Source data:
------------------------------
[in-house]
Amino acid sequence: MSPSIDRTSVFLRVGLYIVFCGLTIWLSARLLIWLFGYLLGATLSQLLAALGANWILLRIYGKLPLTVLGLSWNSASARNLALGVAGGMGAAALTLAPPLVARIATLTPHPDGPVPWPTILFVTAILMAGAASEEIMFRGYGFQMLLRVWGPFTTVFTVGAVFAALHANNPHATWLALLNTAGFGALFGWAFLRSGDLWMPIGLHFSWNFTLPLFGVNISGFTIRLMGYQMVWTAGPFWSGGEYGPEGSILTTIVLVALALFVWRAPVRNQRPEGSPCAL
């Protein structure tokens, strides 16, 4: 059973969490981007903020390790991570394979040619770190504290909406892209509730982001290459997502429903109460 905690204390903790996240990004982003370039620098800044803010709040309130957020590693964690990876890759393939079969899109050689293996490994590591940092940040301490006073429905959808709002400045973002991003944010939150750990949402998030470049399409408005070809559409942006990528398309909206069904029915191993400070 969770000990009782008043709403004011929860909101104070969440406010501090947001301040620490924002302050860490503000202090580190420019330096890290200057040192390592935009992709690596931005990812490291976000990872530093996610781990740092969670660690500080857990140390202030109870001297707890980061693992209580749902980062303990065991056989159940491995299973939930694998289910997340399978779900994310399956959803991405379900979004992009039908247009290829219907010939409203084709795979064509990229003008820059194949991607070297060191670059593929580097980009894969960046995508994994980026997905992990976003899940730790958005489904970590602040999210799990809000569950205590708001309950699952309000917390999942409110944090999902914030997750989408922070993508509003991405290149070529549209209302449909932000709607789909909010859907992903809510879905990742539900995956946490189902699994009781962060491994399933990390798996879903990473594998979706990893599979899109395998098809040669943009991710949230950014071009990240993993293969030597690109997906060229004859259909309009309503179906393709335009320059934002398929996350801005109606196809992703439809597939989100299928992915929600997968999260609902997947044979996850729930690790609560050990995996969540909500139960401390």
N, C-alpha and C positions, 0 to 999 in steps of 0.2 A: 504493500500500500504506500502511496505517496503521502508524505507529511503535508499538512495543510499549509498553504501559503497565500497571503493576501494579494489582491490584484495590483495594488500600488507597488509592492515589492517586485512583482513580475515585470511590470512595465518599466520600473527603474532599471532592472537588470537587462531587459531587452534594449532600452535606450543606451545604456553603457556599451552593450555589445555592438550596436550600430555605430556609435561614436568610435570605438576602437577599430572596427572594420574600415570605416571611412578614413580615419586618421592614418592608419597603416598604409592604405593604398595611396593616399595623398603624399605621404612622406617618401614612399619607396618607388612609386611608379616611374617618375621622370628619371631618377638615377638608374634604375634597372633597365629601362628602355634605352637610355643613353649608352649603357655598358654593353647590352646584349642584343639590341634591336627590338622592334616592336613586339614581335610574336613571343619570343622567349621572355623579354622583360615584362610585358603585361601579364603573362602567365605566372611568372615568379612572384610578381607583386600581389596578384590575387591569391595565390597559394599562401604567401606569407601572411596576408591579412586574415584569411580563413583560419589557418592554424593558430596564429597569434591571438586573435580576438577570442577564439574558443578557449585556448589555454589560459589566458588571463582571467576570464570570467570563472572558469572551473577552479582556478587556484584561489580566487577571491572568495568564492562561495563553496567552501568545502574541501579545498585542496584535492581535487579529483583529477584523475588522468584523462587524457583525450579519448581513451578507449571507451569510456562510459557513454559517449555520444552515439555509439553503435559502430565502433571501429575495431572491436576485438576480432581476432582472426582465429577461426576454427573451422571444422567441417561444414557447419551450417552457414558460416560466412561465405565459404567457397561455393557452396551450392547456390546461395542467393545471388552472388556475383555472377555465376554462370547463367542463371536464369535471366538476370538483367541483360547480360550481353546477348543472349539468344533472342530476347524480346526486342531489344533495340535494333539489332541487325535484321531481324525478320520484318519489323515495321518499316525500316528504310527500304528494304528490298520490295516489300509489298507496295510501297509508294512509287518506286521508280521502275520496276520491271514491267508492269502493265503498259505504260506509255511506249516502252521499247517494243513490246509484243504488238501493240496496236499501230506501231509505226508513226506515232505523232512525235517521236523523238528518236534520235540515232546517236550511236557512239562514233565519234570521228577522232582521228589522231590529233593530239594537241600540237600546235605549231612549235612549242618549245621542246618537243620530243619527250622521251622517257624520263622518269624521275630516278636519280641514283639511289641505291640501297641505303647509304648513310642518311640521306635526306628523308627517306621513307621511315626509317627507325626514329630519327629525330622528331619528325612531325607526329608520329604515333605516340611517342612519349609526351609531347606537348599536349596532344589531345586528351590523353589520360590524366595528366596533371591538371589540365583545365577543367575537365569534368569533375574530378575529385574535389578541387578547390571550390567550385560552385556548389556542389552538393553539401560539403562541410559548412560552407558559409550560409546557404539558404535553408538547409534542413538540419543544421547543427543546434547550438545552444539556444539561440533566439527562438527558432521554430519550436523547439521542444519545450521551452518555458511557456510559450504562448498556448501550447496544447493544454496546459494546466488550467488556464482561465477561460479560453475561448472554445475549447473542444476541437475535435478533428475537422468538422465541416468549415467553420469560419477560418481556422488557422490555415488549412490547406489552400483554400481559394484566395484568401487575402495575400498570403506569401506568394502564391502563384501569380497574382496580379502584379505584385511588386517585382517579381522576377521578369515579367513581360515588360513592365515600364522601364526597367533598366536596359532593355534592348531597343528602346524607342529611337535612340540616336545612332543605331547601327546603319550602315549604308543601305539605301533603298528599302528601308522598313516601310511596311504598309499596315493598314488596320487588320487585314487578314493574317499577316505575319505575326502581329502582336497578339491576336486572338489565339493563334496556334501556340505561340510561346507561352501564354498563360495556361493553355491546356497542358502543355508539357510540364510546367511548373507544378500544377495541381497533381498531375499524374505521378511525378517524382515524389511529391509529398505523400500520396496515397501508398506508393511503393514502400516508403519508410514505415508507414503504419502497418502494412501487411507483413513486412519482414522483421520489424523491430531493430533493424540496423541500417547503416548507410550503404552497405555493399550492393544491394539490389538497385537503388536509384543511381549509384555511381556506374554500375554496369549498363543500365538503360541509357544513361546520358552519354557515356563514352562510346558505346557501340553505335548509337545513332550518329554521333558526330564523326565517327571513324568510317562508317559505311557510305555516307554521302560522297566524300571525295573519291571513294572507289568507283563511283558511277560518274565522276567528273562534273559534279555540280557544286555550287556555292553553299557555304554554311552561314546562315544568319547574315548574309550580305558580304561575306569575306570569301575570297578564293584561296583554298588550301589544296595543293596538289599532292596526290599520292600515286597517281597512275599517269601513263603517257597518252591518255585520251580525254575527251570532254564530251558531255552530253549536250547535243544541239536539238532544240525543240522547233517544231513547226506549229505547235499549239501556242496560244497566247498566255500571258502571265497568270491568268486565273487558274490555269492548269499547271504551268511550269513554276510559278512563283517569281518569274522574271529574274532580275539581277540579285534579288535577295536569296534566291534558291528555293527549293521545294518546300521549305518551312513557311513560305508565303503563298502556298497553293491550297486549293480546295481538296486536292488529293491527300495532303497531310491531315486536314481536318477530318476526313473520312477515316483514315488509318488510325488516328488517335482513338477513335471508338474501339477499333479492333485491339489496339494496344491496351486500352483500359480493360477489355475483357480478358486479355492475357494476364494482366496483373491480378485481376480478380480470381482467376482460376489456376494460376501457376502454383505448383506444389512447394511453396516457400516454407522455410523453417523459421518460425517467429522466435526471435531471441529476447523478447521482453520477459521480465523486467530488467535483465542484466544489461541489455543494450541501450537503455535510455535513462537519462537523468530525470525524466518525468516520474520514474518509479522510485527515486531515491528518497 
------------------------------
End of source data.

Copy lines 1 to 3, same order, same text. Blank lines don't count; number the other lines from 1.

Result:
[in-house]
Amino acid sequence: MSPSIDRTSVFLRVGLYIVFCGLTIWLSARLLIWLFGYLLGATLSQLLAALGANWILLRIYGKLPLTVLGLSWNSASARNLALGVAGGMGAAALTLAPPLVARIATLTPHPDGPVPWPTILFVTAILMAGAASEEIMFRGYGFQMLLRVWGPFTTVFTVGAVFAALHANNPHATWLALLNTAGFGALFGWAFLRSGDLWMPIGLHFSWNFTLPLFGVNISGFTIRLMGYQMVWTAGPFWSGGEYGPEGSILTTIVLVALALFVWRAPVRNQRPEGSPCAL
């Protein structure tokens, strides 16, 4: 059973969490981007903020390790991570394979040619770190504290909406892209509730982001290459997502429903109460 905690204390903790996240990004982003370039620098800044803010709040309130957020590693964690990876890759393939079969899109050689293996490994590591940092940040301490006073429905959808709002400045973002991003944010939150750990949402998030470049399409408005070809559409942006990528398309909206069904029915191993400070 969770000990009782008043709403004011929860909101104070969440406010501090947001301040620490924002302050860490503000202090580190420019330096890290200057040192390592935009992709690596931005990812490291976000990872530093996610781990740092969670660690500080857990140390202030109870001297707890980061693992209580749902980062303990065991056989159940491995299973939930694998289910997340399978779900994310399956959803991405379900979004992009039908247009290829219907010939409203084709795979064509990229003008820059194949991607070297060191670059593929580097980009894969960046995508994994980026997905992990976003899940730790958005489904970590602040999210799990809000569950205590708001309950699952309000917390999942409110944090999902914030997750989408922070993508509003991405290149070529549209209302449909932000709607789909909010859907992903809510879905990742539900995956946490189902699994009781962060491994399933990390798996879903990473594998979706990893599979899109395998098809040669943009991710949230950014071009990240993993293969030597690109997906060229004859259909309009309503179906393709335009320059934002398929996350801005109606196809992703439809597939989100299928992915929600997968999260609902997947044979996850729930690790609560050990995996969540909500139960401390």